What is the difference between multiple and repeat victimisation?
The NZCASS can show us whether people experience crime multiple times and how much crime is experienced by how many people.
When discussing whether people have experienced crime multiple times or just once (in a given period), we use two terms: ‘multiple victimisation’ and ‘repeat victimisation’. Although these terms seem similar, they refer to slightly different things:
Multiple victimisation is when someone has been the victim of crime more than once regardless of the type of offence, for example, someone might have been assaulted, had their car stolen and had their house burgled all in the same year.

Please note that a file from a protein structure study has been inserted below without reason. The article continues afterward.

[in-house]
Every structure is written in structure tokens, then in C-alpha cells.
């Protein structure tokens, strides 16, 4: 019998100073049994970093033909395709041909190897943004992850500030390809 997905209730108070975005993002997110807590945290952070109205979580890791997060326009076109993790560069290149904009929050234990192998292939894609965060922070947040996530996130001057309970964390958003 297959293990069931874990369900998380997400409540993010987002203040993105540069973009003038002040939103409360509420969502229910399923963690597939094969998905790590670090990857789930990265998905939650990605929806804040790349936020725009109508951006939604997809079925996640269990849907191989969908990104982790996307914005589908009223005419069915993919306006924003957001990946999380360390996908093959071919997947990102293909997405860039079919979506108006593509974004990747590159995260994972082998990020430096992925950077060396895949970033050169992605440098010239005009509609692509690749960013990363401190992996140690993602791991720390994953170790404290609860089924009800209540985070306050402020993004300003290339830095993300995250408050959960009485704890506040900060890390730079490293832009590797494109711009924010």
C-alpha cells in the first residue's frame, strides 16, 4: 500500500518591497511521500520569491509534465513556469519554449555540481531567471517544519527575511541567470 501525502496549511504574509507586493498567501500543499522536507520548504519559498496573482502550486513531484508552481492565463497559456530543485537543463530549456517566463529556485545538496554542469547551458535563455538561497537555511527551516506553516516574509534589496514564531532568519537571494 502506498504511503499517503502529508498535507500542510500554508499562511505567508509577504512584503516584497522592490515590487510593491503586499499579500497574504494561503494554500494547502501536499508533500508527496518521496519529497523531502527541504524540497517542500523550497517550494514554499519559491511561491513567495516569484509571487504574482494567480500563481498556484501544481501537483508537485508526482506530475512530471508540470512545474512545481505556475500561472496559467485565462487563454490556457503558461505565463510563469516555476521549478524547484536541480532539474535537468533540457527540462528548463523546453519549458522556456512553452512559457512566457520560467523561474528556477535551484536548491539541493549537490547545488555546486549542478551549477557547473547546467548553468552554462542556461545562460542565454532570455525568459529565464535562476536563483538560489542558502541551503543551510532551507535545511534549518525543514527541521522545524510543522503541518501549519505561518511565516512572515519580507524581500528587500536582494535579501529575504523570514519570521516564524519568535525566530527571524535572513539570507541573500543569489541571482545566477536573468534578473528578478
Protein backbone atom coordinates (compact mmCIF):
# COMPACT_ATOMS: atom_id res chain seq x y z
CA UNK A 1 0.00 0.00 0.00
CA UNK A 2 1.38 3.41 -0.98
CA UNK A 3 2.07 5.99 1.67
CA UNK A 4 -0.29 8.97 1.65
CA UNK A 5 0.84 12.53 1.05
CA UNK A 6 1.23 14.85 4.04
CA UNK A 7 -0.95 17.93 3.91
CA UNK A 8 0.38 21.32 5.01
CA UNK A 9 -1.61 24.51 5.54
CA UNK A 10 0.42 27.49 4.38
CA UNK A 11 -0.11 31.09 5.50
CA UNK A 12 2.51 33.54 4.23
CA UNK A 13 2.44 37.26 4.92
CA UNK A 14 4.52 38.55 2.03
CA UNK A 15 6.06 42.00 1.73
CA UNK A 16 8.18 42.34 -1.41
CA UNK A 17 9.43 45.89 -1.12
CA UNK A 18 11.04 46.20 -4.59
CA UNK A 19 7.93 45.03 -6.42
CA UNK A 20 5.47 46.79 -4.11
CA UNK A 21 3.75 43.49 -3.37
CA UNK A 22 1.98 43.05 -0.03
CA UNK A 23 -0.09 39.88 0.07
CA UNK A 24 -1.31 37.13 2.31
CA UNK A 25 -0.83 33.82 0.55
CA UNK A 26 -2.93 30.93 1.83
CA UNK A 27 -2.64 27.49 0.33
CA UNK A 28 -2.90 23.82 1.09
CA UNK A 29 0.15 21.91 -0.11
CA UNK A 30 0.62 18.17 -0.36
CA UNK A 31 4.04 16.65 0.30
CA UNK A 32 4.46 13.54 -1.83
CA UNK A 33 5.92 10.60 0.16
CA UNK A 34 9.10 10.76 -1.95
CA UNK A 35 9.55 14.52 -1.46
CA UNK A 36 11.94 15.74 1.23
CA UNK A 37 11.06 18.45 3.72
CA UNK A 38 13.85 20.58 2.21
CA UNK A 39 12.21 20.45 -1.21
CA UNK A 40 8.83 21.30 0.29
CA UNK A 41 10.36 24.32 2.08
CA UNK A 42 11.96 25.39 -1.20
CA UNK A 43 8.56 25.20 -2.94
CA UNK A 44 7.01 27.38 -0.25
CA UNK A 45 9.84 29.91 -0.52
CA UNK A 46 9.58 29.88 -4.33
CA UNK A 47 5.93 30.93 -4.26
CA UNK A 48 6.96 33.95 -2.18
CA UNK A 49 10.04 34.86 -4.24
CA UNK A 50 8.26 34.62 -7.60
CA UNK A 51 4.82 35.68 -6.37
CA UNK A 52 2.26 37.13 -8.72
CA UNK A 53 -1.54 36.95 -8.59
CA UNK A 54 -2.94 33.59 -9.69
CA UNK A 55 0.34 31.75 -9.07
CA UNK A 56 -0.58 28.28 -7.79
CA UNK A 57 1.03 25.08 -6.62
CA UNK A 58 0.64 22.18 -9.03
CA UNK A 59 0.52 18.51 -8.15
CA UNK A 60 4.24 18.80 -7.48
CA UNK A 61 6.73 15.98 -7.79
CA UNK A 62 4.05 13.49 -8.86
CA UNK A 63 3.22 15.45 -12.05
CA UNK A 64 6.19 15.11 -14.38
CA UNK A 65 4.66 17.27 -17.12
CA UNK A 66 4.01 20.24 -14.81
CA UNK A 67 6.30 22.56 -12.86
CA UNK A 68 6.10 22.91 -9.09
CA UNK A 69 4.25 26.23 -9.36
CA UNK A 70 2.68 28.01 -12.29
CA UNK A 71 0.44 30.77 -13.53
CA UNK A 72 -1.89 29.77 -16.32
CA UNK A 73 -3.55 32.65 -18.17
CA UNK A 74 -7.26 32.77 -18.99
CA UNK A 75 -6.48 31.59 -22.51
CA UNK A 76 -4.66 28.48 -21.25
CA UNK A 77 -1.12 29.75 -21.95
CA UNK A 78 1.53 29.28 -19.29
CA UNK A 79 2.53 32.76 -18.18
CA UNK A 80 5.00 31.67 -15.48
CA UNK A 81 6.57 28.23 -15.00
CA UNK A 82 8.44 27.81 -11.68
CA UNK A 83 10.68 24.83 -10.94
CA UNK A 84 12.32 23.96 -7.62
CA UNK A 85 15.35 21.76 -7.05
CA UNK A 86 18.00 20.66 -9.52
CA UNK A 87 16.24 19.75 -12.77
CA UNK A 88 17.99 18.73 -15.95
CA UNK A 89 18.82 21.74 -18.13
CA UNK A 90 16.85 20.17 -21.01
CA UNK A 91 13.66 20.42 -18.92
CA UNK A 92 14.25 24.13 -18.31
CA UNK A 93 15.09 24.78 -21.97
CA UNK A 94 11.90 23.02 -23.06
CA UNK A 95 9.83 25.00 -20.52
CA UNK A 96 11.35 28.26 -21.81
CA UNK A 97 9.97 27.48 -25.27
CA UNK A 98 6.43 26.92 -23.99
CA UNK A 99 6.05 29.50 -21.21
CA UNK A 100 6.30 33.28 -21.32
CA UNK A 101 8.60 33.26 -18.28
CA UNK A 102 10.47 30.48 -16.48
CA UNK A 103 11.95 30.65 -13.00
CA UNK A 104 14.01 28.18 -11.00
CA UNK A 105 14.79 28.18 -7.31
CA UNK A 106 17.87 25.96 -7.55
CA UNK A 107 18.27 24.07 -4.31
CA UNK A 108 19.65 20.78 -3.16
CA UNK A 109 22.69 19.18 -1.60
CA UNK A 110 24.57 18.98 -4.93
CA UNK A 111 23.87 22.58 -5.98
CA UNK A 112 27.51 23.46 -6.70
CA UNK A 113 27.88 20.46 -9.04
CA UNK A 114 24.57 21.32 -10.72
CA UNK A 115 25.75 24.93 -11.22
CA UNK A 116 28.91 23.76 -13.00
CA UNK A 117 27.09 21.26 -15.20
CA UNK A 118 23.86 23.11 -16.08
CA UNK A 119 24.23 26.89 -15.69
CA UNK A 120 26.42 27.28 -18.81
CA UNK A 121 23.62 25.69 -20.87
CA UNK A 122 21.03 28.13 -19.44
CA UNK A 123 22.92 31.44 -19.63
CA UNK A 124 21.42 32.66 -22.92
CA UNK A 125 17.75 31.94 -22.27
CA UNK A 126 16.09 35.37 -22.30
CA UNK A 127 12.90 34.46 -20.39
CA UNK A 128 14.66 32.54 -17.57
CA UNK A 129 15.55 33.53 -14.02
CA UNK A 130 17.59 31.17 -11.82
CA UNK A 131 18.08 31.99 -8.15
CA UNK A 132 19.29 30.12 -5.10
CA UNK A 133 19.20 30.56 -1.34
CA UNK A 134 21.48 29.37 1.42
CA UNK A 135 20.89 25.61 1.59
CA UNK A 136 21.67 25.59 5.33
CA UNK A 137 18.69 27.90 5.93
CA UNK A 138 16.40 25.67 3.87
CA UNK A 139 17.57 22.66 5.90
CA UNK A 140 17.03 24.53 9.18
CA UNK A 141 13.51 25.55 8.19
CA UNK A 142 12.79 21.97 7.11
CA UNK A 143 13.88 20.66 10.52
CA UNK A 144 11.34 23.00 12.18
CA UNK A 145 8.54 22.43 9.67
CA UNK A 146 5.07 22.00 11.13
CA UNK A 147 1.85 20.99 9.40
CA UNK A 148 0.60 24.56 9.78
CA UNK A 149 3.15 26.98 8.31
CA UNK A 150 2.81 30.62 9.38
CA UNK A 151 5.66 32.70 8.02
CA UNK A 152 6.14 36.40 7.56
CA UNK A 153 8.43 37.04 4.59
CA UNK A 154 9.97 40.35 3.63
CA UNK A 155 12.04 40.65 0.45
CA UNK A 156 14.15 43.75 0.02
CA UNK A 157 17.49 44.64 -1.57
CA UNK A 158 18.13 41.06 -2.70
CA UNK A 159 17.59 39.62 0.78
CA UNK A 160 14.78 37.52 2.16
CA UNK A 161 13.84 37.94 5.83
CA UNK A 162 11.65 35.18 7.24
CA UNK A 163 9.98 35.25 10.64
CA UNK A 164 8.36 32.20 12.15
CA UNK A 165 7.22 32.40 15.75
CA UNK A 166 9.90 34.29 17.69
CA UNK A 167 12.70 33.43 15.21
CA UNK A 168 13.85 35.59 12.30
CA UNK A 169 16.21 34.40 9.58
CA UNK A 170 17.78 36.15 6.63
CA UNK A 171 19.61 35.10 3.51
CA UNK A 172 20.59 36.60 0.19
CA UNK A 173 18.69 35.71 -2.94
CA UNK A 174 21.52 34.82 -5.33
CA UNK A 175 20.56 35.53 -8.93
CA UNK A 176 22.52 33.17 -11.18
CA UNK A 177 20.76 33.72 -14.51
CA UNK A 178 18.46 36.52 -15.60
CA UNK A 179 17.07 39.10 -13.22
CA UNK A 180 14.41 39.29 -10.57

Repeat victimisation is when someone has been the victim of the same offence more than once, for example, two or more burglaries.
As with previous years, a small percentage of people experienced a large percentage of all crimes collected in the NZCASS.
In 2013, 3% of adults experienced five or more offences or 53% of all crime.
A smaller percentage of adults are experiencing about the same percentage of crime, when compared to 2008 (where 6% of adults experienced 52% of all crime). While crime is falling overall, this shows that the distribution of victimisation is becoming more unequal over time.